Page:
What is Fake News?
A type of yellow journalism, fake news encapsulates pieces of news that may be hoaxes and is generally spread through social media and other online media. This is often done to further or impose certain ideas and is often achieved with political agendas. Such news items may contain false and/or exaggerated claims, and may end up being viralized by algorithms, and users may end up in a filter bubble.
What is a TfidfVectorizer?
TF (Term Frequency): The number of times a word appears in a document is its Term Frequency. A higher value means a term appears more often than others, and so, the document is a good match when the term is part of the search terms.
IDF (Inverse Document Frequency): Words that occur many times a document, but also occur many times in many others, may be irrelevant. IDF is a measure of how significant a term is in the entire corpus.
The TfidfVectorizer converts a collection of raw documents into a matrix of TF-IDF features.
What is a PassiveAggressiveClassifier?
Passive Aggressive algorithms are online learning algorithms. Such an algorithm remains passive for a correct classification outcome, and turns aggressive in the event of a miscalculation, updating and adjusting. Unlike most other algorithms, it does not converge. Its purpose is to make updates that correct the loss, causing very little change in the norm of the weight vector.
About Detecting Fake News with Python
This advanced python project of detecting fake news deals with fake and real news. Using sklearn, we build a TfidfVectorizer on our dataset. Then, we initialize a PassiveAggressive Classifier and fit the model. In the end, the accuracy score and the confusion matrix tell us how well our model fares.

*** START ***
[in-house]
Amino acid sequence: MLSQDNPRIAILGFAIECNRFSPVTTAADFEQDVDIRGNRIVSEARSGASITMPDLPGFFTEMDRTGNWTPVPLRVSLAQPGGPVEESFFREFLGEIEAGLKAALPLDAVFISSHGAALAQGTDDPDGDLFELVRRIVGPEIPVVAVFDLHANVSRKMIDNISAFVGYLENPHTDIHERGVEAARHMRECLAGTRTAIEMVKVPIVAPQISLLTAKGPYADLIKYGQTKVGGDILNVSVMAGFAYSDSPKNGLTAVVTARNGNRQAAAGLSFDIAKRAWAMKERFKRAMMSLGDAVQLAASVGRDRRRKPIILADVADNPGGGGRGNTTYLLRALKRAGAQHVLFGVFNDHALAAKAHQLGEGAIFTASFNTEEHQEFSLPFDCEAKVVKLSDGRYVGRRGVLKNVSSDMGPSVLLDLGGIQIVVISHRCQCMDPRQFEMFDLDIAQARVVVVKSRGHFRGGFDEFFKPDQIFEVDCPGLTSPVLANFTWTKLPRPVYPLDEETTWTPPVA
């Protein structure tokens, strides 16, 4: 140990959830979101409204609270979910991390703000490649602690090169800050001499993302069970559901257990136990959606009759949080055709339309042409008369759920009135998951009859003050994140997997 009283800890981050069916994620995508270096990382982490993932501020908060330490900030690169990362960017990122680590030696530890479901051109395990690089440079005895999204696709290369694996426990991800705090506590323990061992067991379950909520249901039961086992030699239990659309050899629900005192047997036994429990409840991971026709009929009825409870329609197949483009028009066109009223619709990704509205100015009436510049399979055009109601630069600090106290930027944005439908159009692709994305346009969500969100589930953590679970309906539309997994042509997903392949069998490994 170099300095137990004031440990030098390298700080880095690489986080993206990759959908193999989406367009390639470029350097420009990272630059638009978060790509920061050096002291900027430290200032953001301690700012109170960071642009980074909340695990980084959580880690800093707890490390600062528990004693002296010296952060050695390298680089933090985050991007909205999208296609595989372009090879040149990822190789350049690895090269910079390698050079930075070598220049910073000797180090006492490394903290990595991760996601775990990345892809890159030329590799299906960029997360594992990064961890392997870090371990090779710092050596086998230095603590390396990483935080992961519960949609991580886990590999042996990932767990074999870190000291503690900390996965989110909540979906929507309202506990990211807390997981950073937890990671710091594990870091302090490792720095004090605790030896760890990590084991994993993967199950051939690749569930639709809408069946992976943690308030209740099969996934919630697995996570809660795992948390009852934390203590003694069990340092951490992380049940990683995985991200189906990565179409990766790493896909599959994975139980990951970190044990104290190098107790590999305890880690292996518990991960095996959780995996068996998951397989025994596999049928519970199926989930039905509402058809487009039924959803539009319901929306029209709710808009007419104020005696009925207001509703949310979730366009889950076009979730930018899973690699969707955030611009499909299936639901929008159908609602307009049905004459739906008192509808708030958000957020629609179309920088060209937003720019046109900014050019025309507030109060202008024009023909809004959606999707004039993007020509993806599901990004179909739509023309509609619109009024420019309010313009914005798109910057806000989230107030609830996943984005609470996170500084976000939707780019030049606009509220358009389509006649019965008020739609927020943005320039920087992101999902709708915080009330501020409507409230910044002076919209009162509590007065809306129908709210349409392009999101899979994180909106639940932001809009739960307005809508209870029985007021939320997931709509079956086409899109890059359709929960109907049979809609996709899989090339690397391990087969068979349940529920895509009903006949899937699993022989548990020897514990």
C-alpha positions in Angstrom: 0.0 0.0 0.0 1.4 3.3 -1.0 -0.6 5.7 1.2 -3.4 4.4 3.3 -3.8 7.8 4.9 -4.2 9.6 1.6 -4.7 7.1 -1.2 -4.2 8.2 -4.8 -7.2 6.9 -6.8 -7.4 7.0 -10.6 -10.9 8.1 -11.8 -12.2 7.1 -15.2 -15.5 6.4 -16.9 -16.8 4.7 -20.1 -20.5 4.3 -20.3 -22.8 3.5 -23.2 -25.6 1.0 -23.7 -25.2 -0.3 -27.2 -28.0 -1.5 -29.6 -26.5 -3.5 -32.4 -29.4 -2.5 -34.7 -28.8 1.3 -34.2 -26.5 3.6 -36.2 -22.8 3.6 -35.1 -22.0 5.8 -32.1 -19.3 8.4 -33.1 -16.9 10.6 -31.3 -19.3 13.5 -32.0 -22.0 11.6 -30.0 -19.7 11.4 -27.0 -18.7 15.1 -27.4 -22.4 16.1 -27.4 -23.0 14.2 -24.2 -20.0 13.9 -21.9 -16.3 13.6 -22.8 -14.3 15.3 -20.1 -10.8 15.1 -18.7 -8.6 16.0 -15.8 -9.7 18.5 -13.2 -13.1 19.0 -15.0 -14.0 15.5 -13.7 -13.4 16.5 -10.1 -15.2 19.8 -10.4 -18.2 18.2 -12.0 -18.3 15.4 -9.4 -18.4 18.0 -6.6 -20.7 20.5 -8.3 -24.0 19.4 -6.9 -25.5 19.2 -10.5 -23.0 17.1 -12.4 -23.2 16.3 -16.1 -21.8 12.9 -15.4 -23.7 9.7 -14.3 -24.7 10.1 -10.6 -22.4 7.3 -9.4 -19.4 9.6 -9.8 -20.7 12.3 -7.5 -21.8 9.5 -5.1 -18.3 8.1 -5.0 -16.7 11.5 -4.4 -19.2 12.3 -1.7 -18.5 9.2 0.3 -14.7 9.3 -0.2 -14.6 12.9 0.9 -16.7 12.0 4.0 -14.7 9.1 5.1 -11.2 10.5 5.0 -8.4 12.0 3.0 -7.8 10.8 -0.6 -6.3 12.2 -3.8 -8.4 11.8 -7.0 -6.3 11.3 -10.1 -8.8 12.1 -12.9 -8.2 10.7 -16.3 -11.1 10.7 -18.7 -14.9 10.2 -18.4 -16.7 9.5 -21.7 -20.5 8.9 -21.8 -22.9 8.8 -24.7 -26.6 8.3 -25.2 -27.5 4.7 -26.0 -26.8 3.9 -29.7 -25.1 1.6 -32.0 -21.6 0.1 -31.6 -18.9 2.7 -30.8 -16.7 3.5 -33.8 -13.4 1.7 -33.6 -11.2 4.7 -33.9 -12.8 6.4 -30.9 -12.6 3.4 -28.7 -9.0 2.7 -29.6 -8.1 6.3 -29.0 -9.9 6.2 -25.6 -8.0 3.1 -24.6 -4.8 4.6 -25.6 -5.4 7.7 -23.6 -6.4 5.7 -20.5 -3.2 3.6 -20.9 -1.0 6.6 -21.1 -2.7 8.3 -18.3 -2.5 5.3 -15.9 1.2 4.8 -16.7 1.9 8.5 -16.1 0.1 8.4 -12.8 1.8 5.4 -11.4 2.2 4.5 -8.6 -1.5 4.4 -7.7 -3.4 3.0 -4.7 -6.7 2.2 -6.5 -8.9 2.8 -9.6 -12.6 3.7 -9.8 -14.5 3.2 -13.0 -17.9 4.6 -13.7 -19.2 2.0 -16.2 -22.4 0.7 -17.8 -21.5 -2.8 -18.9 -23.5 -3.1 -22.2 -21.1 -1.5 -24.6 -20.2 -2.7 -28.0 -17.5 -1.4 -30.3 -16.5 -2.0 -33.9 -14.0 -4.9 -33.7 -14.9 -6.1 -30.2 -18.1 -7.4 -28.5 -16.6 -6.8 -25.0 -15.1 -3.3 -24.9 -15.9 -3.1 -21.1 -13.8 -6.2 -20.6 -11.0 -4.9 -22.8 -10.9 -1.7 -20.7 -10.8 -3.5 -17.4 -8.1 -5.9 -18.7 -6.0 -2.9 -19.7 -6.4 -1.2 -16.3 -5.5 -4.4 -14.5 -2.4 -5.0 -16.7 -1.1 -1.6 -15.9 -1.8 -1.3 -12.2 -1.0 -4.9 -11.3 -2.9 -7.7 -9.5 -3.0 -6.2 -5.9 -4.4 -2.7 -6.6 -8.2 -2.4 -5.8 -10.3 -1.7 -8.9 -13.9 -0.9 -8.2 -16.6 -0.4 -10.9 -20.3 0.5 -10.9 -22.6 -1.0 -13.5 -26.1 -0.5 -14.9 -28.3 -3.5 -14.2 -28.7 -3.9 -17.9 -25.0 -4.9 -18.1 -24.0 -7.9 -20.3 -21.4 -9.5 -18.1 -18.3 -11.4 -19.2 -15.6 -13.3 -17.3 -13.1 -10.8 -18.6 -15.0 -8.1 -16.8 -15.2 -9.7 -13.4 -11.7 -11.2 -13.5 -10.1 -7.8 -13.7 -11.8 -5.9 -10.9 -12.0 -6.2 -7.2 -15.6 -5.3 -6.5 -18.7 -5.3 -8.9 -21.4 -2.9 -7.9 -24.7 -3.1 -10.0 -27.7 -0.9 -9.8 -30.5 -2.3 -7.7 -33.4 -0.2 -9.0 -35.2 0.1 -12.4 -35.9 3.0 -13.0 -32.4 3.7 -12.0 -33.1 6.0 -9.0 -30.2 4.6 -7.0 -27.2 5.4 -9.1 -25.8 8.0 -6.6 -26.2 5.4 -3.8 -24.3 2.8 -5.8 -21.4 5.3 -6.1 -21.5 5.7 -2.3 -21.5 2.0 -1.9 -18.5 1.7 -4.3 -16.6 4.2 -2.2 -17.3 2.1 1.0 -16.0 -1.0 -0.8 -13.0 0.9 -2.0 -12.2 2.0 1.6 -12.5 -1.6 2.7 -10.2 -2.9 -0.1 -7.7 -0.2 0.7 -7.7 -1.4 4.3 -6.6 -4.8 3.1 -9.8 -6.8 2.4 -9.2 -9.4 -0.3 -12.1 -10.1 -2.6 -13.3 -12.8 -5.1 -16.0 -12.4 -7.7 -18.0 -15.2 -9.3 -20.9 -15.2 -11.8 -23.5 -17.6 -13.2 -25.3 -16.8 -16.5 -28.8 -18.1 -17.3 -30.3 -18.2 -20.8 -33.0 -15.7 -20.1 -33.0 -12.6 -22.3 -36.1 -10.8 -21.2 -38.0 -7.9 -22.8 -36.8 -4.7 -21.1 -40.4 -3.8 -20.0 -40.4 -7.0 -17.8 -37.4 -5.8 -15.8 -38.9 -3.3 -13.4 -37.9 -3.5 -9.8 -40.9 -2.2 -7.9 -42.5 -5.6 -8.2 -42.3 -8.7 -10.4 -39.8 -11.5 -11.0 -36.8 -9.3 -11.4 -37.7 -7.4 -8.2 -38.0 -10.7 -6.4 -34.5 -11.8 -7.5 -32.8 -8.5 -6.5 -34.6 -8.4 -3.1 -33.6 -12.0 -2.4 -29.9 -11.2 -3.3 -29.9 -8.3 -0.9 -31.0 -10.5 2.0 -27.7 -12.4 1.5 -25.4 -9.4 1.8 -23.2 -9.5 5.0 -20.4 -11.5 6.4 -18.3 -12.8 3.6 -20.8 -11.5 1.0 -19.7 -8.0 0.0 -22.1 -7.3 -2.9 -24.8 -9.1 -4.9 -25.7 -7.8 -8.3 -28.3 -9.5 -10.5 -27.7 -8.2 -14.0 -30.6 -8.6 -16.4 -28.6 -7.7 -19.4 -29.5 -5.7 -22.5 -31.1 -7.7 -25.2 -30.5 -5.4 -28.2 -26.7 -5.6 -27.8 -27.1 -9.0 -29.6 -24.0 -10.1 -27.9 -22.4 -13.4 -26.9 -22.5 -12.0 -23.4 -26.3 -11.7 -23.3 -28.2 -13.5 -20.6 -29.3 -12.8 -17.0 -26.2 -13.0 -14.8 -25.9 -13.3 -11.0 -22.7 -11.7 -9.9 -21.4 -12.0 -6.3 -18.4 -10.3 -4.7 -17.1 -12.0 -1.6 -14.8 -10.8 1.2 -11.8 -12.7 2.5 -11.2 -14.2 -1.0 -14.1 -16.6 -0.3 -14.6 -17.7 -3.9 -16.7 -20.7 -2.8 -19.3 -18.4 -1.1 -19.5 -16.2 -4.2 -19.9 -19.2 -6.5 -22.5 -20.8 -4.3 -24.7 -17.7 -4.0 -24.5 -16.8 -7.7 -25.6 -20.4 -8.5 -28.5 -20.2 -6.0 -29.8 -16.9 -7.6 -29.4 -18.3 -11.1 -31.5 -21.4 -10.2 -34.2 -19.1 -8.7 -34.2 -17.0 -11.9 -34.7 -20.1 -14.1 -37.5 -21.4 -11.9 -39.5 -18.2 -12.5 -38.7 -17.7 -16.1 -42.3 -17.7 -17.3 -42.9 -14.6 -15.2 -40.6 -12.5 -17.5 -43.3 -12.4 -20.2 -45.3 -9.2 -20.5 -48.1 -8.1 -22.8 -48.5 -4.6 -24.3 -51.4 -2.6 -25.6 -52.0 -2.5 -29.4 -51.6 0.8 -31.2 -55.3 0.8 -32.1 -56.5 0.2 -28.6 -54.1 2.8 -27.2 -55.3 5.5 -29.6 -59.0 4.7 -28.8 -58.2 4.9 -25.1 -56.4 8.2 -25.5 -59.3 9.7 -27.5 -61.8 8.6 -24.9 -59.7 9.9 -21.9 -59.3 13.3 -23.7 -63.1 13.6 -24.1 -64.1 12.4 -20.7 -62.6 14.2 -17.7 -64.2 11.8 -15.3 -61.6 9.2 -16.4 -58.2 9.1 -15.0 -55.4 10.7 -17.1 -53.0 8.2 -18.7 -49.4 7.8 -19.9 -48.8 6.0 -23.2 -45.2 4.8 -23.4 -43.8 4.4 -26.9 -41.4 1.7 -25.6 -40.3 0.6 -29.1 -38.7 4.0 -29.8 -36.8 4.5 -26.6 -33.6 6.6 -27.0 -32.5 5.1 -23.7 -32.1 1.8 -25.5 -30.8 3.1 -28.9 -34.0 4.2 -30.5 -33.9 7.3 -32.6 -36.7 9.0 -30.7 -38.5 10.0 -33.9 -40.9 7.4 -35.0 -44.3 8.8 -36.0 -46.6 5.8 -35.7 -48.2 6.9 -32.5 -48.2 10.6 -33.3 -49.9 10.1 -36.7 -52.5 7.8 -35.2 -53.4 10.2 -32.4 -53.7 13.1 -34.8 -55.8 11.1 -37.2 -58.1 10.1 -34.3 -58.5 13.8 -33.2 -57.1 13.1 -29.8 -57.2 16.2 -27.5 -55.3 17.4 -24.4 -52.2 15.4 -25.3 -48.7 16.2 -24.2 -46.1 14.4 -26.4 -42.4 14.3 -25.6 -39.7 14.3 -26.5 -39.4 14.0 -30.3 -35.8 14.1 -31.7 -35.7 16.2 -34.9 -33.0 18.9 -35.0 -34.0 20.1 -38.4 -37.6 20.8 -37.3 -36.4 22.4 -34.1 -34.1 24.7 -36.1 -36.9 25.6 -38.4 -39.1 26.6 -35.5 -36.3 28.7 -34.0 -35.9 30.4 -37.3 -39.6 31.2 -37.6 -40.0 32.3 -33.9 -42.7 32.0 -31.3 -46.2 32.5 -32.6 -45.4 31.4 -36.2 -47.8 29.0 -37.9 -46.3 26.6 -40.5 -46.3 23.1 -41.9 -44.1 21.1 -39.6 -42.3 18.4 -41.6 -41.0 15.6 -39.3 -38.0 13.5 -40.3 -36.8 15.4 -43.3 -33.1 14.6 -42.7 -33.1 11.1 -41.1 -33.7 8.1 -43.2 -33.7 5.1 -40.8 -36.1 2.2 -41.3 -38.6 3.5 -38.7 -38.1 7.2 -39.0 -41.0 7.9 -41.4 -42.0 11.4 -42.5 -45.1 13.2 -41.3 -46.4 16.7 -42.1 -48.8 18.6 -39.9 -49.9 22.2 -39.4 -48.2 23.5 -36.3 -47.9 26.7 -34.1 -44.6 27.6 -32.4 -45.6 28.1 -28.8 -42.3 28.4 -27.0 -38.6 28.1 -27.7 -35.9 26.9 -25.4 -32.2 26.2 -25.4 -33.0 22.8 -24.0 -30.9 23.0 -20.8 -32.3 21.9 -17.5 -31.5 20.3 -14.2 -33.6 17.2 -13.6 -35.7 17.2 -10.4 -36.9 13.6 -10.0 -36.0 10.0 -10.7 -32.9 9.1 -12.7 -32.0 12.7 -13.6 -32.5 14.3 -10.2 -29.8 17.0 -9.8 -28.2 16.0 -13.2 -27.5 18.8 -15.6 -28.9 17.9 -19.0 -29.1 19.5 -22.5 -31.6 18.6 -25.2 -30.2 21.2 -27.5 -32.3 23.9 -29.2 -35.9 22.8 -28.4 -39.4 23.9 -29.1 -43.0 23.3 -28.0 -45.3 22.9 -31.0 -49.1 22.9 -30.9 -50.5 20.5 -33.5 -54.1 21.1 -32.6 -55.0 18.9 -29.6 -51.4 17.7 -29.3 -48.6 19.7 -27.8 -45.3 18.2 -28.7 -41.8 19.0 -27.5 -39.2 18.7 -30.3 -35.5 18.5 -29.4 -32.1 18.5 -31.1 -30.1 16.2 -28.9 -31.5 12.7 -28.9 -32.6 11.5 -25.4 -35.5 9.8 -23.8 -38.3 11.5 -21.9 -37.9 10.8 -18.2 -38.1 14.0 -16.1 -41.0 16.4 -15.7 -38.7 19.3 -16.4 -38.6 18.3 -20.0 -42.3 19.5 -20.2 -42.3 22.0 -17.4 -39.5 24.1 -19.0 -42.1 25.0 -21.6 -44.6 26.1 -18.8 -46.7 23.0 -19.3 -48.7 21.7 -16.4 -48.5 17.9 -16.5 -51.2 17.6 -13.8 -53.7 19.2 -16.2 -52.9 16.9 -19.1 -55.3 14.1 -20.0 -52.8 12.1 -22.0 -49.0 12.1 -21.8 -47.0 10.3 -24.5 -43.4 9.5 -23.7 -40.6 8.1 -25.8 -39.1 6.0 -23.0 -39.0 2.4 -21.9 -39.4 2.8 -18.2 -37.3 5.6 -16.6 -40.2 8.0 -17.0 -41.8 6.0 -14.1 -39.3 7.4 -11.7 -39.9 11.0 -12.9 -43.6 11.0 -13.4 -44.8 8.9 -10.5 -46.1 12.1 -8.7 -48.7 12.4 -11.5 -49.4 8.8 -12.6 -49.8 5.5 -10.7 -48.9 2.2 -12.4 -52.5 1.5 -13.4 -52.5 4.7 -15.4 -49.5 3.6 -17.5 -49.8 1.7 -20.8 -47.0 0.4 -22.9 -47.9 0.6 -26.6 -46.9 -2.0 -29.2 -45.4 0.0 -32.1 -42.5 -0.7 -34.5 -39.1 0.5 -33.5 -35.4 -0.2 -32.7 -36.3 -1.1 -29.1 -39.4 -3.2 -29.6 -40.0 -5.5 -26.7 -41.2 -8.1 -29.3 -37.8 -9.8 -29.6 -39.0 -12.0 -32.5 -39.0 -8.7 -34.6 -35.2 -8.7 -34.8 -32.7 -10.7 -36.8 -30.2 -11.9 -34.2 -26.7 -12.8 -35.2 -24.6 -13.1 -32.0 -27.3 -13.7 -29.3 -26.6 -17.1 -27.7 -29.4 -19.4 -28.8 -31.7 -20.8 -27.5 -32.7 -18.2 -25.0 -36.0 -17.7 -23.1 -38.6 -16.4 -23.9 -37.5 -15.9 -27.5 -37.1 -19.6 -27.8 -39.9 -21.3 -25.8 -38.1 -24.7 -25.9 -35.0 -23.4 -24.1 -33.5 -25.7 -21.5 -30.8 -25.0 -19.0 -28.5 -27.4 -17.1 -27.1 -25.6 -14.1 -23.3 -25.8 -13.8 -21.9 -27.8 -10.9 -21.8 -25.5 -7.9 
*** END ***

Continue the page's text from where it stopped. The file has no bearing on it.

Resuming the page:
The fake news Dataset
The dataset we’ll use for this python project- we’ll call it news.csv. The first column identifies the news, the second and third are the title and text, and the fourth column has labels denoting whether the news is REAL or FAKE.
Steps for detecting fake news with Python:
- Make necessary imports:
2. Now, read the data into a DataFrame, and get the shape of the data and the first 5 records.
3. And get the labels from the DataFrame.
4. Split the dataset into training and testing sets.
5. Let’s initialize a TfidfVectorizer with stop words from the English language and a maximum document frequency of 0.7 (terms with a higher document frequency will be discarded). Stop words are the most common words in a language that are to be filtered out before processing the natural language data. And a TfidfVectorizer turns a collection of raw documents into a matrix of TF-IDF features.
Now, fit and transform the vectorizer on the train set, and transform the vectorizer on the test set.
6. Next, we’ll initialize a PassiveAggressiveClassifier. This is. We’ll fit this on tfidf_train and y_train.Then, we’ll predict on the test set from the TfidfVectorizer and calculate the accuracy with accuracy_score() from sklearn.metrics.
7. We got an accuracy of 92.82% with this model. Finally, print out a confusion matrix to gain insight into the number of false and true negatives and positives.
So with this model, we have 589 true positives, 587 true negatives, 42 false positives, and 49 false negatives.